Half Full. Half Empty.

Installation shots from Half Full. Half Empty. exhibition at Dienstgebäude, Zurich. 28/08-04/10 2014.

Press release:

‘The chief difficulty Alice found at first was in managing her flamingo; she succeeded in getting its body tucked away, comfortably enough, under her arm, with its legs hanging down, but generally, just as she had got its neck nicely straightened out, and was going to give the hedgehog a blow with its head, it would twist itself round and look up in her face, with such a puzzled expression that she could not help bursting out laughing…’

In an age when painting was dominant and sculpture readily scorned, Ad Reinhardt described sculpture as ‘something you bump into when you back up to look at a painting’. Colin Guillemet’s sculpture Flamingo in a paper bag (2013) is more likely to back into you, its eyes being directed at its claws and the ceiling against which they are wedged. The viewer cannot tell whether the flamingo has willingly adopted the position - as an ostrich might, figuratively, bury its head in sand - or is a victim of its fate, like the flamingos employed as mallets in the game of croquet in Lewis Carroll’s ‘Alice in Wonderland’.

To grasp the nature of a foreign state, authors and artists often resort to images of less cognisant beings (or those we assume are less so). Carroll’s bird’s obstruction is an exception to the rule of dutifully aggressive hawks, cunning vixens or defenceless pigs drawn into the service of metaphors and fables. We credit them with given qualities, but don’t have to identify with them. Art also functions as a malleable entity that needs only follow the logic of its maker. While you wouldn’t suggest most art has consciousness, like other forms of fiction it offers a means to an appreciation of other states of being. Guillemet describes his works as “sliding into the subjunctive”, a state that sustains both plausibility and absurdity. His works have a familiar entry point – a clichéd photograph, a practical diagram – but follow a tangent the viewer does not expect.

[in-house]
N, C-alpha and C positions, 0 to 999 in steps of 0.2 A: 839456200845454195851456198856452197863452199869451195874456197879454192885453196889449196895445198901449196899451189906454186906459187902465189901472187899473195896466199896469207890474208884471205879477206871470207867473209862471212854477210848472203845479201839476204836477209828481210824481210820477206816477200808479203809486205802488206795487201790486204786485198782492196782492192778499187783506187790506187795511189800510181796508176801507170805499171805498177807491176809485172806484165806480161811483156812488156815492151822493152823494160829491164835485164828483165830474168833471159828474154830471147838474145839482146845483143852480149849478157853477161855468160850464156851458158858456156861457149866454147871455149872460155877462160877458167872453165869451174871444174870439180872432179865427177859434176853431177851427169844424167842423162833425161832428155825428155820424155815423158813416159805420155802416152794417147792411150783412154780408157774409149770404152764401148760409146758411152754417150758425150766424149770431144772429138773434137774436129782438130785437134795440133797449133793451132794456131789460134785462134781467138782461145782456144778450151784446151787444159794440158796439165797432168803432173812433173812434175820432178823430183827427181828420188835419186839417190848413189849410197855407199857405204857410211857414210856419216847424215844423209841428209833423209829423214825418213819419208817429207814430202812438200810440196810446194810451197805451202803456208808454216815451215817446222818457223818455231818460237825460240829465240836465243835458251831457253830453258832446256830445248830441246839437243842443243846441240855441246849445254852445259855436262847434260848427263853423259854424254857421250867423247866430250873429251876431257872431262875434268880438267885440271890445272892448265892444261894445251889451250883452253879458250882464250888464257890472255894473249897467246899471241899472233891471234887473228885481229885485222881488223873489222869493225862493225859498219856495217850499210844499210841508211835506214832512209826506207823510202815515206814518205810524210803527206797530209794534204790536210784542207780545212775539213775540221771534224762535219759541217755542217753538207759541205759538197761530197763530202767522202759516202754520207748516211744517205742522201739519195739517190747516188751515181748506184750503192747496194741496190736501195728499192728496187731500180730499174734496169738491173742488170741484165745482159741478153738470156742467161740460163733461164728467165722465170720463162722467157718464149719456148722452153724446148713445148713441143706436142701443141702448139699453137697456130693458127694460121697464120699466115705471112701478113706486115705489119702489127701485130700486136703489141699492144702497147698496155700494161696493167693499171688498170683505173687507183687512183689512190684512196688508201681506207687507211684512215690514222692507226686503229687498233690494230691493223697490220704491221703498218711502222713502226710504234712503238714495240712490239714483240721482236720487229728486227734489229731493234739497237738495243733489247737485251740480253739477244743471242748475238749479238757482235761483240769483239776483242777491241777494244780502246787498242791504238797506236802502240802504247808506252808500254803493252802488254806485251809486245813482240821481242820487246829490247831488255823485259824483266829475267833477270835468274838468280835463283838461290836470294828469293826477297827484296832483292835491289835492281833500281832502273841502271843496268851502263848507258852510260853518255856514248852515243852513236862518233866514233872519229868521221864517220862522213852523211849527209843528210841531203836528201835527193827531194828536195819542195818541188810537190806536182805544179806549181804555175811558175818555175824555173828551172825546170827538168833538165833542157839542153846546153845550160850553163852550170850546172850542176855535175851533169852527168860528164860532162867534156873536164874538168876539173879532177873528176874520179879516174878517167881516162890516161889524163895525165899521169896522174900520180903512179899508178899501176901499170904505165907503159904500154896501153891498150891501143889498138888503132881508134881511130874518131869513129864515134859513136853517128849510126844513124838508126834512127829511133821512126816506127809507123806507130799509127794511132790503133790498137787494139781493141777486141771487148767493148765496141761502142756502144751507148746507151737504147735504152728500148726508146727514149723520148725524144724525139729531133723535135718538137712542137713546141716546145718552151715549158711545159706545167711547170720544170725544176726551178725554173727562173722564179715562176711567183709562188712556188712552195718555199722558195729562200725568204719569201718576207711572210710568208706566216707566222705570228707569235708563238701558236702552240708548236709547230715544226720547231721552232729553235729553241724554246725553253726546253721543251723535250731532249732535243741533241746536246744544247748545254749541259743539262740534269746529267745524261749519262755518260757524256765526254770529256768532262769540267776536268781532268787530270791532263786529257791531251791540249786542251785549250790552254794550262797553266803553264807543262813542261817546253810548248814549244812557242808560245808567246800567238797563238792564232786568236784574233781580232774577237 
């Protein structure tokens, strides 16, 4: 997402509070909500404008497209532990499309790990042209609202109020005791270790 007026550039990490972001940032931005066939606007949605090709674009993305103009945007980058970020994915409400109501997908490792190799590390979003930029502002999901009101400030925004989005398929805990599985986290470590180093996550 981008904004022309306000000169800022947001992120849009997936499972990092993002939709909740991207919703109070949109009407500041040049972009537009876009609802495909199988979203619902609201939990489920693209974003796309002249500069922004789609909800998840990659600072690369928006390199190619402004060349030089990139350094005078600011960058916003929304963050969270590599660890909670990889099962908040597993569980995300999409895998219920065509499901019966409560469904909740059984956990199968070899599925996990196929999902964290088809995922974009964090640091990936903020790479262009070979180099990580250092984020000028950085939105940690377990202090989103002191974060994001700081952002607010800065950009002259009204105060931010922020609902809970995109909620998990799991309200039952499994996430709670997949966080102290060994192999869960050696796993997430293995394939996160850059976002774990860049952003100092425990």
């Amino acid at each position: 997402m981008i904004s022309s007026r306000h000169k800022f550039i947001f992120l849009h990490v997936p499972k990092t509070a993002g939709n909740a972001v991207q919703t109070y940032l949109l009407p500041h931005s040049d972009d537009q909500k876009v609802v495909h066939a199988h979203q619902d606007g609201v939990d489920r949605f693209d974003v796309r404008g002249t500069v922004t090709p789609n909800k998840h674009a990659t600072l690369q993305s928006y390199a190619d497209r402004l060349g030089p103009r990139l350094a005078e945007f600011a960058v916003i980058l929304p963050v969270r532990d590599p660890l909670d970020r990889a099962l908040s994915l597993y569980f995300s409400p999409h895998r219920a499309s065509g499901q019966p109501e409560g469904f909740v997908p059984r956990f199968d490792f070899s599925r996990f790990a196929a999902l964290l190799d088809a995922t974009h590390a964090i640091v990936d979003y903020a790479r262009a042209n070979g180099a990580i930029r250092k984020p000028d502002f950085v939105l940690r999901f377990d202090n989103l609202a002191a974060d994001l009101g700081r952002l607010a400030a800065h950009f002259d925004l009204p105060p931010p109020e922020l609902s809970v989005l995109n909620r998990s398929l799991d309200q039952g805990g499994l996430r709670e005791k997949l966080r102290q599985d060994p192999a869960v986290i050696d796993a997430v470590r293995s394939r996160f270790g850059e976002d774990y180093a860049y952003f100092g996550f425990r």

To add insult to the injured flamingo, it’s often said of someone clueless that they couldn’t find their way out of a paper bag. Guillemet, however, proposes that a paper bag or box can be obvious and universe enough. The first part of his two-chapter show uses the figure of a box as means for simultaneous clarification and obfuscation. ‘Blueprint/Box trope’ (2014), a series of blueprints on watercolour paper, illustrates boxes made for various storage purposes. While the method of the prints’ making is transparent, their frames, even though in chipboard, are of an incongruous sophistication. Half full / Half empty (2014) is literally transparent: slides – transparencies – show a contortionist getting out of a clear Perspex box on one side and into another, then repeating the action. The viewer probably recognises that it’s a single repeating sequence, but cannot shake the idea of transfer or equilibrium. Matisse’s Blue Nude II is made manifest, absurdly schematically, for the viewer; the problem is that we then have to acknowledge the model as a sentient, complex being. The flamingo stares back at Alice.

The second chapter offers broader horizons, literally. An image of the sun setting over sea is the catalyst of Impressions (laser) du soleil couchant (2013) in which a stock image is bleached white or burned black by continual laser copying. Monet’s dawn, so often reproduced and reused, meets its dusk in even more careless reproduction. All this is set before us, and yet that setting sun in the centre of the process just can’t be loosened from its picturesque attraction. Impressions… is shown in tandem with Hot for day for night (2014) an egg filmed day for night (shot in the daytime with filters to give the impression of moonlight) as it fries in the sun for the duration of a cartridge of Super 8. Even though quite evidently something else, the bump of the egg’s sunny yolk gleaming in the daylight has something undeniably in common with the other disk that drops beneath our horizon, or maybe it’s the bright refracted light in both images that is captivating. Another platitude – so hot you could fry an egg on the pavement – made manifest, then subject to a transformation, one that even though in itself not convincing (day for night is rarely an effective illusion) renders the premise nonsensical but does not make the egg any less apparent.

Commonplaces occur repeatedly in Guillemet’s work, which could be said to pay homage to them as much as it debunks them. He doesn’t just point out the vacuity of common sense or common understanding, but asks who it is common to, or what commons we still have access to. Is our use of a given language a shared asset, or mere self-deception?

Aoife Rosenmeyer